Emerging trends in labour legislation and policy in the SADC region : the experiences of Botswana and Swaziland in the context of the ILO convention on freedom of association and protection of the right to organise (C.87)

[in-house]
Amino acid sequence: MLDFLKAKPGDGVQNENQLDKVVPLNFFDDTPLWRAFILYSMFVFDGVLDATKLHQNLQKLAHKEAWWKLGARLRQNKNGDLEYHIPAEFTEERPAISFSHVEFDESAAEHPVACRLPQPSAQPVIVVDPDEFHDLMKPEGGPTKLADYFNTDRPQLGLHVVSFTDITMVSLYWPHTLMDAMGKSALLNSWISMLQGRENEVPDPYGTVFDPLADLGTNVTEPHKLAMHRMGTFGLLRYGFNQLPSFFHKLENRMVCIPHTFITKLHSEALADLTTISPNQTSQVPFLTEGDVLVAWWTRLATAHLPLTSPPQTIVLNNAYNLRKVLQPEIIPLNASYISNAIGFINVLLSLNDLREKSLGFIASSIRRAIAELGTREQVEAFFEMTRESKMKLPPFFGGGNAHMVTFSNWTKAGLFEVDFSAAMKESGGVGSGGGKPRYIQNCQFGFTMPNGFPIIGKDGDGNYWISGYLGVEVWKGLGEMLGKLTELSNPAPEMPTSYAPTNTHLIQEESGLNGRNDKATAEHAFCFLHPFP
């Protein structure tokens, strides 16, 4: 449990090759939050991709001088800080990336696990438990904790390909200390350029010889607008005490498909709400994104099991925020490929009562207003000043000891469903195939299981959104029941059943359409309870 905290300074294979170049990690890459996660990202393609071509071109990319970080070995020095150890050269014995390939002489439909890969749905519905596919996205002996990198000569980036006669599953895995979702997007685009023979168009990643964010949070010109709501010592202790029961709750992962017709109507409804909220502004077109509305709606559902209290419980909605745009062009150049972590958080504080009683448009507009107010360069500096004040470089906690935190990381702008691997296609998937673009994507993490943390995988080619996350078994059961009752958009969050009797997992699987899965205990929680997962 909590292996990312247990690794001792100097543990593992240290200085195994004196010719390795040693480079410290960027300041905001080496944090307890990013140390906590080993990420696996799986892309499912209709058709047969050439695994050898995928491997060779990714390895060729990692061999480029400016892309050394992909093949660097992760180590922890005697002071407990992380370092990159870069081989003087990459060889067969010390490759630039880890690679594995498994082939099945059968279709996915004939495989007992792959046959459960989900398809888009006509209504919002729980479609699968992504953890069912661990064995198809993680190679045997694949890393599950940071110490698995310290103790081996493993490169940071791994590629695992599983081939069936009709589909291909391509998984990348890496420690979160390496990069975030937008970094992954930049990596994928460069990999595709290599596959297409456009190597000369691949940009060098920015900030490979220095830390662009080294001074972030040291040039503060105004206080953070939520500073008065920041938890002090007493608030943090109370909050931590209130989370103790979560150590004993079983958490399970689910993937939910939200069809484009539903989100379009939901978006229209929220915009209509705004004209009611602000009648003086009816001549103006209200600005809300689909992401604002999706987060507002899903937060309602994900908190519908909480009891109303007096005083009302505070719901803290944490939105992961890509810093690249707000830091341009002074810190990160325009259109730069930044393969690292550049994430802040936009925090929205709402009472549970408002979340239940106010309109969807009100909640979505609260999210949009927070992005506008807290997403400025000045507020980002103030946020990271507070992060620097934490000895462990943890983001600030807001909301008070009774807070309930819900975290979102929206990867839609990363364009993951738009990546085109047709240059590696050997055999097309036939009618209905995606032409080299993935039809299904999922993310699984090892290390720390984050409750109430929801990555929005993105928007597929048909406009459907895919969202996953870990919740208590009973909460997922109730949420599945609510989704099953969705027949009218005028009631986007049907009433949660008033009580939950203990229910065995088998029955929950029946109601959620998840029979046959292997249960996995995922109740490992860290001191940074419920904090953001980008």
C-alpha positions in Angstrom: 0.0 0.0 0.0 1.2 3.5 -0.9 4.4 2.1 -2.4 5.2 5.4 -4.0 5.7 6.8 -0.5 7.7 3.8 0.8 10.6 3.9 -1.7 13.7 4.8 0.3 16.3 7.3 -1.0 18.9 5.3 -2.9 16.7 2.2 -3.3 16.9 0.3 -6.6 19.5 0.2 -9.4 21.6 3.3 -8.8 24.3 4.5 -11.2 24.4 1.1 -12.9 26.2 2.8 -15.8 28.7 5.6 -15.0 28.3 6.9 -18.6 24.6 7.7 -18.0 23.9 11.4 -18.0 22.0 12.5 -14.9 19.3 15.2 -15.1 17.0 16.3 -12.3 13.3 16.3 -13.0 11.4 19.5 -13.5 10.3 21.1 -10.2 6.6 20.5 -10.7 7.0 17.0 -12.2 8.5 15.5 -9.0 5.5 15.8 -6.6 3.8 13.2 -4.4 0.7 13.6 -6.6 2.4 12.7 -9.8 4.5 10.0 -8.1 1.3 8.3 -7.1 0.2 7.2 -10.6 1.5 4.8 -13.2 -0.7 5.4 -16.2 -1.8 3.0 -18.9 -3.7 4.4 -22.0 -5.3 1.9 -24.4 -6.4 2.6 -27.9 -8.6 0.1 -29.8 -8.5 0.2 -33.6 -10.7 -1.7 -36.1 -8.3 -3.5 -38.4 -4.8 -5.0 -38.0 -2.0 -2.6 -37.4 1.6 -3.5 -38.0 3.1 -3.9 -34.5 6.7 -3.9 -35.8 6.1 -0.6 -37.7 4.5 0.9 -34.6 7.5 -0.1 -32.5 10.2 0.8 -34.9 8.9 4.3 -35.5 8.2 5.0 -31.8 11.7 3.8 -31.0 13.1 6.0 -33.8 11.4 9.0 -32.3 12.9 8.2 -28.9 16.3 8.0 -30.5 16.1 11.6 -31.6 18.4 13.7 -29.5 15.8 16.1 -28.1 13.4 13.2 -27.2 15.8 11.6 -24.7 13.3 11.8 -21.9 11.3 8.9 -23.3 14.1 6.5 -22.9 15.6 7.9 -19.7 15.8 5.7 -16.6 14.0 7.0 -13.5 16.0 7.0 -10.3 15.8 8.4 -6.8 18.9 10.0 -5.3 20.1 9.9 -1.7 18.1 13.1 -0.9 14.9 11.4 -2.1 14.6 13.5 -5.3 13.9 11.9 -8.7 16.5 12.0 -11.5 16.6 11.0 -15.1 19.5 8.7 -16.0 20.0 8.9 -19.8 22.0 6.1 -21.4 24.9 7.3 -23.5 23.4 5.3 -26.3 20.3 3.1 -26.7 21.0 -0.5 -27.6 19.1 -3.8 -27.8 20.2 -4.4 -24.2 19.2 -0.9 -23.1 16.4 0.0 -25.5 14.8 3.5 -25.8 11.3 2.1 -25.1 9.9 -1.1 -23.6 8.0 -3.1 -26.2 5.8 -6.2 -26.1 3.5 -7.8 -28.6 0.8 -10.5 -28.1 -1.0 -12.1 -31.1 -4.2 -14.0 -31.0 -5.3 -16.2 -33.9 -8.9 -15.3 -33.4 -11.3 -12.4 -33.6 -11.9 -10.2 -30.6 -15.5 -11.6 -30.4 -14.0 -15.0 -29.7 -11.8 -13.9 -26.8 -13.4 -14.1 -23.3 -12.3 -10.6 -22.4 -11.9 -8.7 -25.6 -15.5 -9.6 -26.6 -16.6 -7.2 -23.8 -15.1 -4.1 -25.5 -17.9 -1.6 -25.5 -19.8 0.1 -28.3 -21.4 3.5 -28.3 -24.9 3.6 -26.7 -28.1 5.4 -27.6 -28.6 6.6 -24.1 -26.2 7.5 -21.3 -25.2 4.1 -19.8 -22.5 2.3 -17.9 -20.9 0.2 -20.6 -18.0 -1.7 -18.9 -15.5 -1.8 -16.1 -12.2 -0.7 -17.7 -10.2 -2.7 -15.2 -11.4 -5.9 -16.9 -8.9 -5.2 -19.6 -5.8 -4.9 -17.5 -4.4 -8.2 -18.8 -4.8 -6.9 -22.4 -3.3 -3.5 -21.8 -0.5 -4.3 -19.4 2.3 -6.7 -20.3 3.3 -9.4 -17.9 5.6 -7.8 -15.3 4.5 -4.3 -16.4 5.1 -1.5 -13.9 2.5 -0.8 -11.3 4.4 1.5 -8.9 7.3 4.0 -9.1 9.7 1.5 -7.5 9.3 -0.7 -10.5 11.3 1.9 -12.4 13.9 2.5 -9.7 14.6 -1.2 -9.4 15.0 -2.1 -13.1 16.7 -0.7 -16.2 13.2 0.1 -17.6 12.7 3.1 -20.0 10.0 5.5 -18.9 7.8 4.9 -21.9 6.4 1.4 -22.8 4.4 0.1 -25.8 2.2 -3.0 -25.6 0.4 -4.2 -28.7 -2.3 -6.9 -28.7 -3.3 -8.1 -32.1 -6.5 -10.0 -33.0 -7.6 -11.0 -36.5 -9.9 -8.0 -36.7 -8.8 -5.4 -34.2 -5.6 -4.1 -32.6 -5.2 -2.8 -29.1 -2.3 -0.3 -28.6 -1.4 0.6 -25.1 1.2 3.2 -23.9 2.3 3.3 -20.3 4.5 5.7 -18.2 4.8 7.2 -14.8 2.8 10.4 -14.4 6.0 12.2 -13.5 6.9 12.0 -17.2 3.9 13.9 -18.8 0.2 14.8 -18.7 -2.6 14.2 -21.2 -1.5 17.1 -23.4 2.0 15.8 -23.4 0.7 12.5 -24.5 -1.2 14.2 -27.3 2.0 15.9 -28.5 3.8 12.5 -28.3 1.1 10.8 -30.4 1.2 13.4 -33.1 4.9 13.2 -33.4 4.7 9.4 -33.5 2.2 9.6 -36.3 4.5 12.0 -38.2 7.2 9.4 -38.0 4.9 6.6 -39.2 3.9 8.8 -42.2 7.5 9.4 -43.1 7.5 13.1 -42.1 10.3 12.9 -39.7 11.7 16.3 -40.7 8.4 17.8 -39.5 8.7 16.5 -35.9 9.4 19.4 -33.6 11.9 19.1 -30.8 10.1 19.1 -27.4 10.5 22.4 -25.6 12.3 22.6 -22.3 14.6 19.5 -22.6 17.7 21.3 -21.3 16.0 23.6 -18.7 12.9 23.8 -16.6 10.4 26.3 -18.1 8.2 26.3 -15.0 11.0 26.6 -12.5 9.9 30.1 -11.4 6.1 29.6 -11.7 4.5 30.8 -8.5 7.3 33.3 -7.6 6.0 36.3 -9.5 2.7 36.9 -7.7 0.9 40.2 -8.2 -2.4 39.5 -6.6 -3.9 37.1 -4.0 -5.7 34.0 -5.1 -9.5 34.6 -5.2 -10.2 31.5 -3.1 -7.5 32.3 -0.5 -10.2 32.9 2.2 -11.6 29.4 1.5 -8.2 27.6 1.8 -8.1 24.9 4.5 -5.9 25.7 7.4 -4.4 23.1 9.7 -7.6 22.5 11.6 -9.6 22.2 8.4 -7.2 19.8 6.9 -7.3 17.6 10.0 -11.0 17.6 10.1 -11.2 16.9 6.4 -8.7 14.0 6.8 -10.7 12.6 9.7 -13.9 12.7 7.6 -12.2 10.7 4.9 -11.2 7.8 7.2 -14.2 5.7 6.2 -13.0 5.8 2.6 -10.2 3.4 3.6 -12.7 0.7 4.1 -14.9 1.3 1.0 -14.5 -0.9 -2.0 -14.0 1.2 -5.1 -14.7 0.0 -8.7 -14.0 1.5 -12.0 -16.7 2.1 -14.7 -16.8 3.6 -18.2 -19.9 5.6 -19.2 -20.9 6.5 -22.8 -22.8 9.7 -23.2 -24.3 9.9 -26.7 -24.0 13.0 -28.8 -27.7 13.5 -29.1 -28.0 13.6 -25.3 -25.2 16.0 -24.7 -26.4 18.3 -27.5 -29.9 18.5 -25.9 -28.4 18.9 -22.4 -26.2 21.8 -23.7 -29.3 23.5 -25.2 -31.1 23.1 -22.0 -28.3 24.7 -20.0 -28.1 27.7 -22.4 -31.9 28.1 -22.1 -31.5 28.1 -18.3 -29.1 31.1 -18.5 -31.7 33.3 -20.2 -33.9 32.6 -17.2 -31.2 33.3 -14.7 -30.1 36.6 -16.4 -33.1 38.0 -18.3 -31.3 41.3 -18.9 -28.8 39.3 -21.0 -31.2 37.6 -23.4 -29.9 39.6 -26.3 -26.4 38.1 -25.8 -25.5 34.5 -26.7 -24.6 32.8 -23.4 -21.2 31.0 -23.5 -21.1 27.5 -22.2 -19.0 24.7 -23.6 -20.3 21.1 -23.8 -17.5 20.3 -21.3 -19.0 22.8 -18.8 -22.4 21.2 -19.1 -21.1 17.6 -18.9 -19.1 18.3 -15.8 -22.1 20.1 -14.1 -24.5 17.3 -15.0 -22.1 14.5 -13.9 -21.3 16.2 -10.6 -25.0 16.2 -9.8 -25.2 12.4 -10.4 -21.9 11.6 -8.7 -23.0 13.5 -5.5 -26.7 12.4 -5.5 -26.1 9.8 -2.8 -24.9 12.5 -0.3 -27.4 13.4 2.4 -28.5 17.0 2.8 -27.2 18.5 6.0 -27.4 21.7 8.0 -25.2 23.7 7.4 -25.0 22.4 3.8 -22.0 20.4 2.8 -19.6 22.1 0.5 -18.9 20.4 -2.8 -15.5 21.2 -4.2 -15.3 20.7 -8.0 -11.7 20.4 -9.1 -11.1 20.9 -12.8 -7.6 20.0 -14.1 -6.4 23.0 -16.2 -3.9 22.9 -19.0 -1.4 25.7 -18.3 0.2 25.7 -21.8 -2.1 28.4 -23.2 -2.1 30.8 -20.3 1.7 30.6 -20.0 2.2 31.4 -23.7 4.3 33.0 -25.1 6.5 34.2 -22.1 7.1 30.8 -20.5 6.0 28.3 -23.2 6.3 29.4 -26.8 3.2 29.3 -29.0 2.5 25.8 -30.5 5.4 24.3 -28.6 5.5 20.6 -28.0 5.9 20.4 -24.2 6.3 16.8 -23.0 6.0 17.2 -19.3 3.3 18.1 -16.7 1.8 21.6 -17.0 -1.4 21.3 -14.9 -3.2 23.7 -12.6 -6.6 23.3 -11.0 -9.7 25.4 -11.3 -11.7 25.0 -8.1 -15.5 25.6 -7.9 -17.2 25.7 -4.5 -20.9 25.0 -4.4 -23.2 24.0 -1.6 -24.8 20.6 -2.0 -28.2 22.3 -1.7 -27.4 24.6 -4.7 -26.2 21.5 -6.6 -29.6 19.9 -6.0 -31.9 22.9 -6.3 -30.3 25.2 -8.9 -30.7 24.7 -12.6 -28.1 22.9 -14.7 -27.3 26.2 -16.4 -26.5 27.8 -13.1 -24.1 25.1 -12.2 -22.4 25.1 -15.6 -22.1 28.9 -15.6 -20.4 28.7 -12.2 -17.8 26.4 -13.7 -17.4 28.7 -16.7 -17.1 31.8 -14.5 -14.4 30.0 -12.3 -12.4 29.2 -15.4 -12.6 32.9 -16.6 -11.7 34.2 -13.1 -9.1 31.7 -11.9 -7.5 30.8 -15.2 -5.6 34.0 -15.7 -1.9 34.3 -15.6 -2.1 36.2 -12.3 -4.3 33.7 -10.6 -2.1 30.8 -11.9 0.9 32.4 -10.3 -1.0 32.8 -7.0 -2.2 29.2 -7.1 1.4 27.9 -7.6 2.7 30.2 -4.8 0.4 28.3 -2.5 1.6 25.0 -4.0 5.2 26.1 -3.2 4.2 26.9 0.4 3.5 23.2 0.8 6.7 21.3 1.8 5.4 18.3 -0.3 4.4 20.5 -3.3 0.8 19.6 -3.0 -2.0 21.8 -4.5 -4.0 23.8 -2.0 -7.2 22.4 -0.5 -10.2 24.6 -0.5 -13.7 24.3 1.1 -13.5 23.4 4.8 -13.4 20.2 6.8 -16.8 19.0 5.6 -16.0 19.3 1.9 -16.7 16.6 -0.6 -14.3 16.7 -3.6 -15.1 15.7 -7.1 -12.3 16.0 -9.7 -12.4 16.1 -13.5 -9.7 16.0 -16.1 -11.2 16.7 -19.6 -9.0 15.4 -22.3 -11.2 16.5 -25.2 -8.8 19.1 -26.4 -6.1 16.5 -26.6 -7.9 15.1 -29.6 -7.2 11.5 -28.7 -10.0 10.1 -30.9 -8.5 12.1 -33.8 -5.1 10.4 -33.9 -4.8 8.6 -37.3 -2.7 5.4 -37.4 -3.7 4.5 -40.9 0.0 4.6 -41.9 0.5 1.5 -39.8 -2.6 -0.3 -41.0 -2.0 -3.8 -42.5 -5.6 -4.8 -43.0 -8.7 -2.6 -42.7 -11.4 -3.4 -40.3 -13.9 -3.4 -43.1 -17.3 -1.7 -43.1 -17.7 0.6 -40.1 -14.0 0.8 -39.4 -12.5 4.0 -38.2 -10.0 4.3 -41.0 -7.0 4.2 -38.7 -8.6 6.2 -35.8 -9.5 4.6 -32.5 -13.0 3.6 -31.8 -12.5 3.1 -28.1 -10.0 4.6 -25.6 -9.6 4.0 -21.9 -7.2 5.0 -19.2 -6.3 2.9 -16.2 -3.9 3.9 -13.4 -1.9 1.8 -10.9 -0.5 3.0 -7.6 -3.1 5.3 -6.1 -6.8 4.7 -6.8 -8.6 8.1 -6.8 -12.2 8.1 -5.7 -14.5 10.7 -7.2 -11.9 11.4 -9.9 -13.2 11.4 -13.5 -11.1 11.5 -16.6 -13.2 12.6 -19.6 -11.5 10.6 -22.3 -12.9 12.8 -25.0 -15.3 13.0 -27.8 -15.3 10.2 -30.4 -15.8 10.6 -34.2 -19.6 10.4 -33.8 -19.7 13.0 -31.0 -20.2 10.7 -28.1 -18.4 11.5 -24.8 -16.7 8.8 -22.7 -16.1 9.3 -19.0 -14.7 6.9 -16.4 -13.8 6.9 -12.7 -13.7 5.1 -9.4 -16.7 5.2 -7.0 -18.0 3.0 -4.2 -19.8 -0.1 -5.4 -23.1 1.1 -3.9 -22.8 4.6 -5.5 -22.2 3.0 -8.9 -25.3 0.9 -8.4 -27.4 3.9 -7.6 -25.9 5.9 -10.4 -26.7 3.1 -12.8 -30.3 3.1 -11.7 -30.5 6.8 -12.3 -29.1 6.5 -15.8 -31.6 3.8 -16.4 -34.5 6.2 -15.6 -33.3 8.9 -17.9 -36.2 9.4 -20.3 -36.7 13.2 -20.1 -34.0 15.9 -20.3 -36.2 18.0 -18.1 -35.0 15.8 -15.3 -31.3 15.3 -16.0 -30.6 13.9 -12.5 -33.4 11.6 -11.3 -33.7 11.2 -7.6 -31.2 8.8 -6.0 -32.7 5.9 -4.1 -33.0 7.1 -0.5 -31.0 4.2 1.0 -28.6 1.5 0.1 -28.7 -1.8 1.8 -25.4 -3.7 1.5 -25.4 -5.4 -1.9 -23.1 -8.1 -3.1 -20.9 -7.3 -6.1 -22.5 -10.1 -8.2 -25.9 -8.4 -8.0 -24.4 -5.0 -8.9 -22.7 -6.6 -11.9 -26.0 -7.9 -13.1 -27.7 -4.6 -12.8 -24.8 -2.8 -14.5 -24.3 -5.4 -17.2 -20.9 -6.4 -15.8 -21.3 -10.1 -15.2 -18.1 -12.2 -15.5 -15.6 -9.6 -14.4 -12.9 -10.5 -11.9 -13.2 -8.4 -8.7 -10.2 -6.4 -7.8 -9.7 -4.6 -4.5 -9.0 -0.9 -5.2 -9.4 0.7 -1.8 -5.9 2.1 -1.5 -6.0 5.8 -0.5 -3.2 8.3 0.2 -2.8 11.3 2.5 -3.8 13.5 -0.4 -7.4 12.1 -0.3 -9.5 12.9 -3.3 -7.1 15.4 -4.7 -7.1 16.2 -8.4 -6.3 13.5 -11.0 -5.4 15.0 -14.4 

The advent of the Southern African Development Community (SADC) brought with it a · euphoric expectation of instantaneous transformation of the sub-region into a vibrant, viable economic haven for its inhabitants. Time and reality have since reduced this euphoria to disillusionment. This state of affairs has resulted in a lot of introspection leading to vital questions about the readiness and capacity of the member states to let go of their national sovereignty as a price for more meaningful regional integration. Embedded in this is the major question of how the labour law regimes have lent themselves to change and whether they can be transformed into engines of growth that can facilitate employment within internationally acceptable environments. To attempt to answer this question, one needs to examine closely the individual domestic situations in order to determine how strong differences are in the context of international labour standards such as the very basic freedom of association and protection of the right to organise. The examination of • Botswana and Swaziland was therefore undertaken for this purpose. It has led us to the conclusion that essentially, labour legislation in these countries is common in many significant respects, unwilling to approximate to expected international standards but flexible enough for potential harmonization and transformation. This dissertation is however fairly inconclusive given the size of the SADC itself. It is therefore only a pointer, a part of the critical foundation of enquiry. It is thus only part of the preliminary survey for the roadmap that needs to be drawn on which a workable integration in the SADC could be built in the future

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